We need to understand the key driver of their economies to know how they grow. The US grow by consumption while Europe grows by Exports.

Thursday, 9 October 2014

Annuities, Have or Not-to-Have

04:10 No comments

Today's topic will be on annuities. The average public has the tendency to buy annuities thinking that they are the best product available in the market for future cash flows, especially during retirement.

Actually, many people do not know what an annuity does, how it works, and how is it beneficial. So today I am going to breakdown what annuities are about.

By definition from Investopedia:

 In a simple sense, you basically do the following thing:
  1. Find an insurance company/bank and buy an annuity from them
  2. What usually happens is you pay a monthly or yearly amount to them (say you start paying at age 30).
  3. You keep paying until you reach retirement age (say age 60) and after that, the bank/insurance company starts paying you a monthly income to sustain your living.
Sounds like a simple, beautiful and "cannot-go-wrong" thing?

On the consumer/buyer side, it is this simple. But it gets more complex when it goes to behind the scenes. This is what the financial institutions do with your money in general.
  1. They take your money (monthly or annual), pay commissions to the person who managed to get you to buy the product.
  2. The remainder gets invested into bonds, stocks, and other financial products.
  3. The investment returns they make, the institutions would take a cut to pay for their expenses (say 5%-10% of the returns).
  4. What is left is then given back to the consumer over a period of time as income.
 Still convinced that it is a great product? Read below on its risk:
  1. If the bank/insurance company goes bankrupt, you lose your annuities paid (depending on the situation you MIGHT get back some of your money back).
  2. Hypothetically, for every $100 you put into the product, imagine some money going to the agent, some money going to pay for the institutions' expense, and the remainder (probably $80-$90) gets invested.
  3. The institutions use your money to buy stocks and bonds, then they take a cut from your returns. This means they cannot actually give you better returns than if you just invest in stocks and bonds yourself (sure there are risk investing yourself, especially if you know nothing. But, if you are investing for your retirement, read to know that investing might not be as dangerous as you think!).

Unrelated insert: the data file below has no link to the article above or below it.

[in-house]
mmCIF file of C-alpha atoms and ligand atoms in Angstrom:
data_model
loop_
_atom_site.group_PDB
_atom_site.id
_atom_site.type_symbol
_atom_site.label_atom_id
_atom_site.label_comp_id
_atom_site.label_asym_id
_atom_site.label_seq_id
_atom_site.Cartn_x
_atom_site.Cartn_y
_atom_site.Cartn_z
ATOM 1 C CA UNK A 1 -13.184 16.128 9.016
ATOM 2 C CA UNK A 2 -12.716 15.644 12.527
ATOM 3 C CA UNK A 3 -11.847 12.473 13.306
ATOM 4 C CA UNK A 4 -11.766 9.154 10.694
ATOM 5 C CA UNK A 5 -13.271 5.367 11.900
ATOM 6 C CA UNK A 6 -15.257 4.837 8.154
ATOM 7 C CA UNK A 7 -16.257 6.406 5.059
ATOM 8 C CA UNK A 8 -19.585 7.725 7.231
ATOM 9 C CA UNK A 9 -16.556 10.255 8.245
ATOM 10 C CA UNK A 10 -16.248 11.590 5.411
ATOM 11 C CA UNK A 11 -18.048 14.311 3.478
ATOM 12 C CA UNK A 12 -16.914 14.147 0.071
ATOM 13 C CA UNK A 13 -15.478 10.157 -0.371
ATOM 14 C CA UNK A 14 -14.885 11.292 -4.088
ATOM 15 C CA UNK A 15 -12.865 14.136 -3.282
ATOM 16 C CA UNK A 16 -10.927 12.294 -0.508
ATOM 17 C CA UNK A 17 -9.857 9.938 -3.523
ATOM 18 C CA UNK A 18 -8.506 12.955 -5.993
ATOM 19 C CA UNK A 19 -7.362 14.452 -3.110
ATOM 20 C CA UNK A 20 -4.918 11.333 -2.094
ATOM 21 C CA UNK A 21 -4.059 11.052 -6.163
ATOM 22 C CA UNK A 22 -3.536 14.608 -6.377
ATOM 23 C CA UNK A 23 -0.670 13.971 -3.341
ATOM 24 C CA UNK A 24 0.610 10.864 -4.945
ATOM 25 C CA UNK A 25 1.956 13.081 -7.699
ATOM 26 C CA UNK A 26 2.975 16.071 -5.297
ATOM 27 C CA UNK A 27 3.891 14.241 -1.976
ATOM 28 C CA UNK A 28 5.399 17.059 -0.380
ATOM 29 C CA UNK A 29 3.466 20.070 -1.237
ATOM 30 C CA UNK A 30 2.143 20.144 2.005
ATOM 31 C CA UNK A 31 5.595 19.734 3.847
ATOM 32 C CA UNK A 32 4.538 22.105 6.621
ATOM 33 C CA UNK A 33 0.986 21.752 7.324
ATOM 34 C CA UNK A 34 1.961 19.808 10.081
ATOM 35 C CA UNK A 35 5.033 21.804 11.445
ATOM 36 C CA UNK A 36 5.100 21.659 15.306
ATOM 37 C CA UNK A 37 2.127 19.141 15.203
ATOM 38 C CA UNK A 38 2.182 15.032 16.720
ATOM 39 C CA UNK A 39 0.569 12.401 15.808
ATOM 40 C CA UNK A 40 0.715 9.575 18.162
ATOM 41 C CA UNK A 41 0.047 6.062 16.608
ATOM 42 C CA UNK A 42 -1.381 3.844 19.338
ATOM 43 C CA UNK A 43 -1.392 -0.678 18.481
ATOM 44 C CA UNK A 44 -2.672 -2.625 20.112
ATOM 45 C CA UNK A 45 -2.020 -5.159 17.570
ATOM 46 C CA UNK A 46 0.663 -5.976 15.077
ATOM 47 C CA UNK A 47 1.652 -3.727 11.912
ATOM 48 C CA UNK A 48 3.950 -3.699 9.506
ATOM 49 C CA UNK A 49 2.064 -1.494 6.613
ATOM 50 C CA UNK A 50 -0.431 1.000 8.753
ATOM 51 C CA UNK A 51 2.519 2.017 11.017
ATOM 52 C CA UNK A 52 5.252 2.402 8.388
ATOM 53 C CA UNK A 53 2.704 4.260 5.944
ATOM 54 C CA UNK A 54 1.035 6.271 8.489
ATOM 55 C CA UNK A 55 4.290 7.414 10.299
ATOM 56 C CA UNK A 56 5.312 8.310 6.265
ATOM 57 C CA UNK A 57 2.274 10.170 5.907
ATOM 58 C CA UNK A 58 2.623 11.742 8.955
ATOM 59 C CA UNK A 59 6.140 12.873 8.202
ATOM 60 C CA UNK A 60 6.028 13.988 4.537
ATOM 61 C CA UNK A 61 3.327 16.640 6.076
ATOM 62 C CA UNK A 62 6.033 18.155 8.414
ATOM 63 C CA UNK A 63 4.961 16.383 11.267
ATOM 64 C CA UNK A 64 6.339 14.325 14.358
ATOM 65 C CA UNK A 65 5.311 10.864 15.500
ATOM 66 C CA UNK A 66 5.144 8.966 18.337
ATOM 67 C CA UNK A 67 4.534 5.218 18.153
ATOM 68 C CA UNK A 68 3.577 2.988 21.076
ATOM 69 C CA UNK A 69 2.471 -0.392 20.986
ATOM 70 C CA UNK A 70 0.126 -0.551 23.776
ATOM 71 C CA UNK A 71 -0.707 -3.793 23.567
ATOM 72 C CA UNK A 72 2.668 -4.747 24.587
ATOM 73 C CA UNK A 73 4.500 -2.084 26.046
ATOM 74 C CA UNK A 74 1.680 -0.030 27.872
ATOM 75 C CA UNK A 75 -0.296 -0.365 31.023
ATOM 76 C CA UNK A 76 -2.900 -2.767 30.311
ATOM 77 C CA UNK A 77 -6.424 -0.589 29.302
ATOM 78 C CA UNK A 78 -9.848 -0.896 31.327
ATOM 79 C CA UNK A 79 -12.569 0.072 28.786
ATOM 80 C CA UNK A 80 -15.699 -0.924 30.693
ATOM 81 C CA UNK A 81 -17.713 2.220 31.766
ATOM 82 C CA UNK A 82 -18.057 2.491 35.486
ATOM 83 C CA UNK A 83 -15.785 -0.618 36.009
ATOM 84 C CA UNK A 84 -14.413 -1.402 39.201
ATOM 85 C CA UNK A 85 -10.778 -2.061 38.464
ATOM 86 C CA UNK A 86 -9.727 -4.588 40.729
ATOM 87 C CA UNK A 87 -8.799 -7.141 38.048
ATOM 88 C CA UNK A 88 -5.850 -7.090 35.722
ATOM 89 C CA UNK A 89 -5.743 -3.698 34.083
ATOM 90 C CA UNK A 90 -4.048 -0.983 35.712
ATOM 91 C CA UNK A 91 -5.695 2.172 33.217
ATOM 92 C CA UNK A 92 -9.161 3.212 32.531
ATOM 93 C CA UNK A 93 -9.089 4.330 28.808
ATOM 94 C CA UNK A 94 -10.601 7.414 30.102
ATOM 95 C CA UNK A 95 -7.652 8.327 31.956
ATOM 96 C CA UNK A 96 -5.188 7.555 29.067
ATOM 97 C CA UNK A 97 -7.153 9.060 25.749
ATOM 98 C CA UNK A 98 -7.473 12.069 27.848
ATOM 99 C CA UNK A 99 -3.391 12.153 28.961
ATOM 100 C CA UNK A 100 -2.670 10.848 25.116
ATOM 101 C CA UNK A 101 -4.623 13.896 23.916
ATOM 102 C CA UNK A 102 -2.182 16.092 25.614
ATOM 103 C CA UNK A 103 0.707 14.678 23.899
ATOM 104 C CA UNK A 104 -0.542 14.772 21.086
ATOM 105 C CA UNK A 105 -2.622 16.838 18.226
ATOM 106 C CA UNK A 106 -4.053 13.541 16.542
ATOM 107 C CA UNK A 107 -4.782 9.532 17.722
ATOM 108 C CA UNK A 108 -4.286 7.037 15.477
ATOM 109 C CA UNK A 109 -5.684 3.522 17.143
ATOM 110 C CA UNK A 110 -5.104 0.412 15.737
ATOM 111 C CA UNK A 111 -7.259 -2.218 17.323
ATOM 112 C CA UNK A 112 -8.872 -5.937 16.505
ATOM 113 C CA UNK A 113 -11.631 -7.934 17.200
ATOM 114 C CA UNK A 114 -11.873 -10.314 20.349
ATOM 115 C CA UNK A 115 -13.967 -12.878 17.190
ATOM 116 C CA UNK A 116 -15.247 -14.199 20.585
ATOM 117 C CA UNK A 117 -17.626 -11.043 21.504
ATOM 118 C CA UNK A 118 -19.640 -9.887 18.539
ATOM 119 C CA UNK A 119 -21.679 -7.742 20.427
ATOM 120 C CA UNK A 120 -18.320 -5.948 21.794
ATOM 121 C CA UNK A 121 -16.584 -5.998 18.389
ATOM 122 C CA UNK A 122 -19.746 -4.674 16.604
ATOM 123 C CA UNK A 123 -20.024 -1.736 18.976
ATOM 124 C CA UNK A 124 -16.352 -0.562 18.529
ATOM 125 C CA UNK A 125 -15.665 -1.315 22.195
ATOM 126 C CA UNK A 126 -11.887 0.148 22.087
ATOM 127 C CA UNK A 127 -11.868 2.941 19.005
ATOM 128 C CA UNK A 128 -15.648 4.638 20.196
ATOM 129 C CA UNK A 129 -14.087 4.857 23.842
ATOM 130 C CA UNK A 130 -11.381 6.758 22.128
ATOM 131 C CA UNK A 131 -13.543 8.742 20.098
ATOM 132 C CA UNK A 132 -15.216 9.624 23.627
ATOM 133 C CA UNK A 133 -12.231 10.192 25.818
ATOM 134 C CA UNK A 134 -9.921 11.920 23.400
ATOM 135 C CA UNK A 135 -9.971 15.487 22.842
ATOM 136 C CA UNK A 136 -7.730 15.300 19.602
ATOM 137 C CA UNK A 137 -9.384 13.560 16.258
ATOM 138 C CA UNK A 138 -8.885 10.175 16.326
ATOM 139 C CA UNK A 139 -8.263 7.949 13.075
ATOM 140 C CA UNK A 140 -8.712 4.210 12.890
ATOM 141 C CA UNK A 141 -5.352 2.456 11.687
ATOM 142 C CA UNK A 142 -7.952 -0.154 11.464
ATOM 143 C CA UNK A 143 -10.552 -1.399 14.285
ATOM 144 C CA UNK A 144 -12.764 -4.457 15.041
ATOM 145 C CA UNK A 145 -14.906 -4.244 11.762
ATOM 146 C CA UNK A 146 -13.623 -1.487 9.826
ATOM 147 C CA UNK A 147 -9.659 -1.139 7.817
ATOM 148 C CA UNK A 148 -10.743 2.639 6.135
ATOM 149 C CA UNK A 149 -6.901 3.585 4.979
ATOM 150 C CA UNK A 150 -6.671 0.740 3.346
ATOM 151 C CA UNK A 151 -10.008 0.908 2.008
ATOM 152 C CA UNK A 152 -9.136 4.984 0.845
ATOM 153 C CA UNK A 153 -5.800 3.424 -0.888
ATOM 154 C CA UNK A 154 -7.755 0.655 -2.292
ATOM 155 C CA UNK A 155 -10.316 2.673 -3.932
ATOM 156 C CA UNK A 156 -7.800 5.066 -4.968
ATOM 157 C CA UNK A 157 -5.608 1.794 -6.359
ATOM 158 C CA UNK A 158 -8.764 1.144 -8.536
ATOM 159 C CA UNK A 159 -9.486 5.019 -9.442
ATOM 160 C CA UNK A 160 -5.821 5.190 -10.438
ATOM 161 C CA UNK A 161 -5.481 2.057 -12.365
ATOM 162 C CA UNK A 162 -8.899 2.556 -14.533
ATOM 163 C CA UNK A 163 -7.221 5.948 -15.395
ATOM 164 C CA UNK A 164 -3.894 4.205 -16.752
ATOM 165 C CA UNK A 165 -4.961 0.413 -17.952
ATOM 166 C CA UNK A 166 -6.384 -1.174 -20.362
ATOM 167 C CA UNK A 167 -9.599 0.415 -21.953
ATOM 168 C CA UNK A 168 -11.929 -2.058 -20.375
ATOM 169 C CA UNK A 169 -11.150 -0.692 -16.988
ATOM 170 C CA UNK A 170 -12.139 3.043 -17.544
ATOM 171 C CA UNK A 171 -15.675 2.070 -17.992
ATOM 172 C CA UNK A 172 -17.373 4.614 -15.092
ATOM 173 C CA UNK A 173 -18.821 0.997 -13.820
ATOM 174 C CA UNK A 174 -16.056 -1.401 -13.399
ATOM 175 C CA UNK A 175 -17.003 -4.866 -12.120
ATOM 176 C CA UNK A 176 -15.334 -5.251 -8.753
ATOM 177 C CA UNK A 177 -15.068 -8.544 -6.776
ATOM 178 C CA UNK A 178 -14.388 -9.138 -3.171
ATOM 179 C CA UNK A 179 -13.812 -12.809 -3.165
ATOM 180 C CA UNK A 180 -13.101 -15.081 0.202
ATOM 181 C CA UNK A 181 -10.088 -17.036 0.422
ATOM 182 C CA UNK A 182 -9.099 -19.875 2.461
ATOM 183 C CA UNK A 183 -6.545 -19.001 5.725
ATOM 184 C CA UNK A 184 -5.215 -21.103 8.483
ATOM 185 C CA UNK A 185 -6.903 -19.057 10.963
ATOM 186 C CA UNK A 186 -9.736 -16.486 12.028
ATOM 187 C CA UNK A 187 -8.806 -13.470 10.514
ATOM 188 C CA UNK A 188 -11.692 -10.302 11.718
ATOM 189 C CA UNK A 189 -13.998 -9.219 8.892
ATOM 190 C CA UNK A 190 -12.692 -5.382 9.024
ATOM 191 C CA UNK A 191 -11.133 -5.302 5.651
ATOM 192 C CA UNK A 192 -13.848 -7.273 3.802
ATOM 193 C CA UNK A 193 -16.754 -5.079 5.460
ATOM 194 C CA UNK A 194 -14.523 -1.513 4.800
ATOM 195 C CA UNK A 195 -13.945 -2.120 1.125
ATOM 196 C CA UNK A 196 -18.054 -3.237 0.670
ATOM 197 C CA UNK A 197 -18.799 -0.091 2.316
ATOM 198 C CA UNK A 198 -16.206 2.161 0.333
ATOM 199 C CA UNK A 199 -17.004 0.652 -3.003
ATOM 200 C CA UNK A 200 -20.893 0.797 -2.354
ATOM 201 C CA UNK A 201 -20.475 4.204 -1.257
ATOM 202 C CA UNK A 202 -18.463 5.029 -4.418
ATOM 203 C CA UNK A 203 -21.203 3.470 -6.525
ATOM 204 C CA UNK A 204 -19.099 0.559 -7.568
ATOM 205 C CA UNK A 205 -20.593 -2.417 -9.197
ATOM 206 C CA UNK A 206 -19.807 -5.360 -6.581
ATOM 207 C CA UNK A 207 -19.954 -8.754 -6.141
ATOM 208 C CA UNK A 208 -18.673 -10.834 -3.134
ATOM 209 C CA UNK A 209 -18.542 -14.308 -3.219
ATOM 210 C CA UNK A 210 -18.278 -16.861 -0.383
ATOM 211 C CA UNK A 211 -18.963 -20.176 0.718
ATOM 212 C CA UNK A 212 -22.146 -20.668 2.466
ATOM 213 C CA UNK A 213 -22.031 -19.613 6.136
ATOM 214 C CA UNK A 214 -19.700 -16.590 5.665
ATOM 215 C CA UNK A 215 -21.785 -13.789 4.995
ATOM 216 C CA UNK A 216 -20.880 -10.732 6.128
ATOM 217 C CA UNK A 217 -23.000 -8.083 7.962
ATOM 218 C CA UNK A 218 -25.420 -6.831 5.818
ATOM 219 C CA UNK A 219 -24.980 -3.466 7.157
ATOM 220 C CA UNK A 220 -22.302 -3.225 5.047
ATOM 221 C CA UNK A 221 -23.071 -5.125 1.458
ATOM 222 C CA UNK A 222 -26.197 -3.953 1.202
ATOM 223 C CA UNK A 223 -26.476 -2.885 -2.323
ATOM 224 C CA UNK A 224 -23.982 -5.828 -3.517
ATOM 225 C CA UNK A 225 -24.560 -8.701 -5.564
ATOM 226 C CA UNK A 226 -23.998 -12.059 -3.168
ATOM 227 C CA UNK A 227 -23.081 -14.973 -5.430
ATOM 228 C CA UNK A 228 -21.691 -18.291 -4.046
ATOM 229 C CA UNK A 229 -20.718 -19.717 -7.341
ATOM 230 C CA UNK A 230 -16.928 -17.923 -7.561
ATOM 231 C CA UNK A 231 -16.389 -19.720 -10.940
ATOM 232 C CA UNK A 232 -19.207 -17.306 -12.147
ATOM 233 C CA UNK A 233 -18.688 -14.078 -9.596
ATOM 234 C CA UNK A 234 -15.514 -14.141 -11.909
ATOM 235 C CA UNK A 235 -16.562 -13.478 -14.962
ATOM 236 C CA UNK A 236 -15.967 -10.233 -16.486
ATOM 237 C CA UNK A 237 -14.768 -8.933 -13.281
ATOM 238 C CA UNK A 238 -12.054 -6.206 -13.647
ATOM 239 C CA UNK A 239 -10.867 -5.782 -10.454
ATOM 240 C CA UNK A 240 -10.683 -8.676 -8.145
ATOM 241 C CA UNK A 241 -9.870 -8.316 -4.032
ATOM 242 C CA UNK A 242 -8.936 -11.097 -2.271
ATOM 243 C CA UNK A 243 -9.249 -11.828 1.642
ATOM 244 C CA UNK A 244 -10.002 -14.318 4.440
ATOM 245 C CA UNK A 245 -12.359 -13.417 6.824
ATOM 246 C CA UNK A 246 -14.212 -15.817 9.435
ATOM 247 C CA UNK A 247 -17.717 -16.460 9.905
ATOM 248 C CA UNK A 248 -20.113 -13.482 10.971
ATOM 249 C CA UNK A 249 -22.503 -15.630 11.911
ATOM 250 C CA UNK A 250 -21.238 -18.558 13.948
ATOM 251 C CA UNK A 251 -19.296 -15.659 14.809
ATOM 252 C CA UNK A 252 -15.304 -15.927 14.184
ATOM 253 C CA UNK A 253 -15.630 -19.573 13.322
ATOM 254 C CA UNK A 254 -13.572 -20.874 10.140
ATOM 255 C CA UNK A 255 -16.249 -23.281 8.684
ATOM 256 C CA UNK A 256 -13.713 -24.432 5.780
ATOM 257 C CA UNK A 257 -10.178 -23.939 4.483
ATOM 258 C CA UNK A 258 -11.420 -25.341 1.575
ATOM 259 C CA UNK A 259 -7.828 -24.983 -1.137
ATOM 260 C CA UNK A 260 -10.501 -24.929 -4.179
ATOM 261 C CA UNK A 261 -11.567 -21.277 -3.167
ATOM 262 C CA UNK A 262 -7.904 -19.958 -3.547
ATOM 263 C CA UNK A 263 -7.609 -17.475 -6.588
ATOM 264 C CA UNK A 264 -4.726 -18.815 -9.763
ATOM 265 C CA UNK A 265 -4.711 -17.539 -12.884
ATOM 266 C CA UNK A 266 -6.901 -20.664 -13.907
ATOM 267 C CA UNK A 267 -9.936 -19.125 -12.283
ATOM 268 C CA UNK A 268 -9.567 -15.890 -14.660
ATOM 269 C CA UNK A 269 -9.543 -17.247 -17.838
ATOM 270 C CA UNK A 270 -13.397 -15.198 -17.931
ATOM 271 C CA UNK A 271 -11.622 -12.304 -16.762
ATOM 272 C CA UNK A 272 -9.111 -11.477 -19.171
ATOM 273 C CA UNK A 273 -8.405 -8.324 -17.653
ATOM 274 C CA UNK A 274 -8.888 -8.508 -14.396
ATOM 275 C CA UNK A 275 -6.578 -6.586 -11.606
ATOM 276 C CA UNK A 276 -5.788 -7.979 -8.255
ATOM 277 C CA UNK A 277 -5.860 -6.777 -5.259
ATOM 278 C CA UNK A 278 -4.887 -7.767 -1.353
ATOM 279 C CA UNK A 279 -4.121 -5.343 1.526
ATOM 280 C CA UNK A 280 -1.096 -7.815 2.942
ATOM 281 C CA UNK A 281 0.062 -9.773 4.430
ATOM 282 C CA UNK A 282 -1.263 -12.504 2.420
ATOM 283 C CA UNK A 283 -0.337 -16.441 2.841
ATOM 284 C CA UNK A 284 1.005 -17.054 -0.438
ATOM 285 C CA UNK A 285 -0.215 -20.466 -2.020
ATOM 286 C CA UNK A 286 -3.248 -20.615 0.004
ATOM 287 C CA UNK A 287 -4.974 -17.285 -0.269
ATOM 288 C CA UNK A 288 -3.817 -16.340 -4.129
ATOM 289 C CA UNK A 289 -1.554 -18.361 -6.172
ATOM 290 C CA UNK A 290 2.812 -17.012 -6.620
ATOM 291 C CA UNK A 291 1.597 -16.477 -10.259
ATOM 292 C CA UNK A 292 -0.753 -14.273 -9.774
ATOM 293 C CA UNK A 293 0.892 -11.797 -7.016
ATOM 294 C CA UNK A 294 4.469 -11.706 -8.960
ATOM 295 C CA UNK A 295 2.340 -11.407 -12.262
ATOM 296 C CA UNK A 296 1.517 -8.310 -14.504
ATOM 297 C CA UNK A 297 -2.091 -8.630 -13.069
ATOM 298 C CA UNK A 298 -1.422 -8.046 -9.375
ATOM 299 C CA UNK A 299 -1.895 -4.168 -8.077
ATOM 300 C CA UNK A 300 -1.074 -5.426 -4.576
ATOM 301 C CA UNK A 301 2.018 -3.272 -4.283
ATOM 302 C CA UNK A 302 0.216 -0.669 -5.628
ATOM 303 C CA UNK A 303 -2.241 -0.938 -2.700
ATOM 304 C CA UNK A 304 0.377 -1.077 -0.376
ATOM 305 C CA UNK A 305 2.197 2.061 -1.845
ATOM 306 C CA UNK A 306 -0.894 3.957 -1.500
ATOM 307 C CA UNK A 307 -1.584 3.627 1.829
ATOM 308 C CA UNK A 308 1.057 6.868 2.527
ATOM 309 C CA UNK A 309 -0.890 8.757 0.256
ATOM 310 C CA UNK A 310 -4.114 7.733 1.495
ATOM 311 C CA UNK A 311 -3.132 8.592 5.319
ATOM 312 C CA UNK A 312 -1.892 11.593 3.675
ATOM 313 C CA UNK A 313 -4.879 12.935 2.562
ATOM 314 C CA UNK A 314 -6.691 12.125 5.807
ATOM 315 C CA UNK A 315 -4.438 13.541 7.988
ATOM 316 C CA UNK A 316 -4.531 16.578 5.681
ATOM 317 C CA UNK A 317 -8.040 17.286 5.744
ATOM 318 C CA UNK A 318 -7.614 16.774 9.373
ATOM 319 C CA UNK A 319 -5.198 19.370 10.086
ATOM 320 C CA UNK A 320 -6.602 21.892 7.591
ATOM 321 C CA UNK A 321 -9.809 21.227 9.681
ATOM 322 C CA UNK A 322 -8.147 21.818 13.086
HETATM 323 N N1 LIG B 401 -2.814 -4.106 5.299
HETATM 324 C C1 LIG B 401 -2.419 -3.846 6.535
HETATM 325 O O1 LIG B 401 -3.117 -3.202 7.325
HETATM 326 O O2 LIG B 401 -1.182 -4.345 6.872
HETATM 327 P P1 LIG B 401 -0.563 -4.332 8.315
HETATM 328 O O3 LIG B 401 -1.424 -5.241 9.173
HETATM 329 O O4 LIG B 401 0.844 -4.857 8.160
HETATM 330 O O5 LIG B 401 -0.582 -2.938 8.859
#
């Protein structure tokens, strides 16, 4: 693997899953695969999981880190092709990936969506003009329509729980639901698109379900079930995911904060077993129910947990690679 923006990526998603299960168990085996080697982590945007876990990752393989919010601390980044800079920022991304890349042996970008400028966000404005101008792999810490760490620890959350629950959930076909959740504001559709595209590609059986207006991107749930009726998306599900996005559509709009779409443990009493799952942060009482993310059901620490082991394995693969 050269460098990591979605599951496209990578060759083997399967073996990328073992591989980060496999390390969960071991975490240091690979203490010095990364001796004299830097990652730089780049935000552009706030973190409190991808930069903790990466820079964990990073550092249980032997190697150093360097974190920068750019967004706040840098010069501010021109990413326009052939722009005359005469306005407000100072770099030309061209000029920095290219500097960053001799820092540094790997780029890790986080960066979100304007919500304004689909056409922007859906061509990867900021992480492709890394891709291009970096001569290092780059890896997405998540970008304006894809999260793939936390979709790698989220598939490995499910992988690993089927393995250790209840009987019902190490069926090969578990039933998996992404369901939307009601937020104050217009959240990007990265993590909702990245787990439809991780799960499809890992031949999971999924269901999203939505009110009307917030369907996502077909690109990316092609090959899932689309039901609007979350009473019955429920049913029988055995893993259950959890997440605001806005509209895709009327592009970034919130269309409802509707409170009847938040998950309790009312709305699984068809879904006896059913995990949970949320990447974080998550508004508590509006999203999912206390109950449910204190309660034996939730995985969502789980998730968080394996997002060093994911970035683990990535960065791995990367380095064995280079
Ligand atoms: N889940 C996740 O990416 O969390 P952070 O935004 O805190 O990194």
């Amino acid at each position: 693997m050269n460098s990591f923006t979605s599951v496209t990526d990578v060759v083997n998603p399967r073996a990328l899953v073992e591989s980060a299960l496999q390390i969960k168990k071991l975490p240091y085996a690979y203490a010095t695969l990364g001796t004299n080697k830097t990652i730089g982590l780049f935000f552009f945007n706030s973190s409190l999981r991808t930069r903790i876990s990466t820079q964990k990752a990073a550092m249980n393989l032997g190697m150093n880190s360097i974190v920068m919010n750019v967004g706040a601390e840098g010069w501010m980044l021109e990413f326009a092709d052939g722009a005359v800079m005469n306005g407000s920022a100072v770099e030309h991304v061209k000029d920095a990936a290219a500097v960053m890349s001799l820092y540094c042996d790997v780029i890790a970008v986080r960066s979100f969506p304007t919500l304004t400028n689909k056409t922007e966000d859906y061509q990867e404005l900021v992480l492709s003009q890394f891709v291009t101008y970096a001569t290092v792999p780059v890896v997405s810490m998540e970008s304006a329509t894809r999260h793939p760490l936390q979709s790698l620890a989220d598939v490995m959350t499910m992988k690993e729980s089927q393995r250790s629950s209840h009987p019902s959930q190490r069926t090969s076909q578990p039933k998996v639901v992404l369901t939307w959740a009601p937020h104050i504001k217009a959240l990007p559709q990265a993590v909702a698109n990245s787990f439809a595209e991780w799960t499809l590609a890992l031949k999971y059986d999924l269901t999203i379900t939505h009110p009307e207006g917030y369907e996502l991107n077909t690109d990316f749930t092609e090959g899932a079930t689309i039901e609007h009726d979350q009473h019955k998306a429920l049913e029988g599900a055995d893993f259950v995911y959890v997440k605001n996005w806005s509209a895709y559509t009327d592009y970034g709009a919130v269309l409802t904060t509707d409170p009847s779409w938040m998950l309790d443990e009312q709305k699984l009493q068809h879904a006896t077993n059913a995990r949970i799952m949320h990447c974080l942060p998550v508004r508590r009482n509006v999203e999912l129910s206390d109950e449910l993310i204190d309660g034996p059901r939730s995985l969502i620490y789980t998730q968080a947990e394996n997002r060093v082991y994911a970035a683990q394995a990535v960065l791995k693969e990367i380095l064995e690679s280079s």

Ken Fisher, a long-time Forbes columnist and well-known guru investor shares his hate for annuities.
Watch the video to learn more about the product!

Wednesday, 1 October 2014

High Dollar Kills the Market?

23:45 No comments

Today's topic is on whether the stock market will be going down if the dollar remain this high or went even higher.

 I saw a lot of people saying that a higher dollar would kill the US economy and affect the stock market because:
1) it hurt exports
2) it makes US goods and services more expensive
3) there might be deflationary concerns

Below shows 3 charts:
1) S&P 500 10 year returns
2) S&P 500 10 year Total Return
3) The Dollar Index (^DXY)

So I will answer all the doubts as to why I believe that a strong dollar will not hurt the US economy, its recovery and the stock market.


The current dollar level is still far from the highest point in 2006.

i) During the period of 2004 to mid 2006, the dollar remained at range above the current level, and the market continue to climb up until the end of 2008 where the Lehman Brother crisis hit.

ii) Since December 2009, the dollar rose all the way till its peak in June 2010. The stock market followed and peak at April 2010.

iii) Since may 2011, the dollar has been steadily rising till now, so has the stock market, and without a correction.

However, this does not mean that a rising dollar is good to the stock market and a falling dollar is bad for the stock market.

i) From November 2005 to october 2007, the dollar fell from peak to trough, the stock market however during this period rose to its peak.

ii) During March 2009 till December 2009, the dollar fell from peak to near trough, the stock market also over the same period rose by nearly 90%. However, this can be attributed to a bounce back from the 2008 crisis.

Through the technicals, it is shown that the dollar has no relationship on how the stock market will perform.


1) A strong dollar will not hurt economic growth, instead, it would more likely improve economic growth. US has been a major importer of goods from abroad. A stronger dollar would only make imports cheaper, which benefits consumers and boost consumptions.  Companies would also face lower cost of raw materials, hence improving profit margins.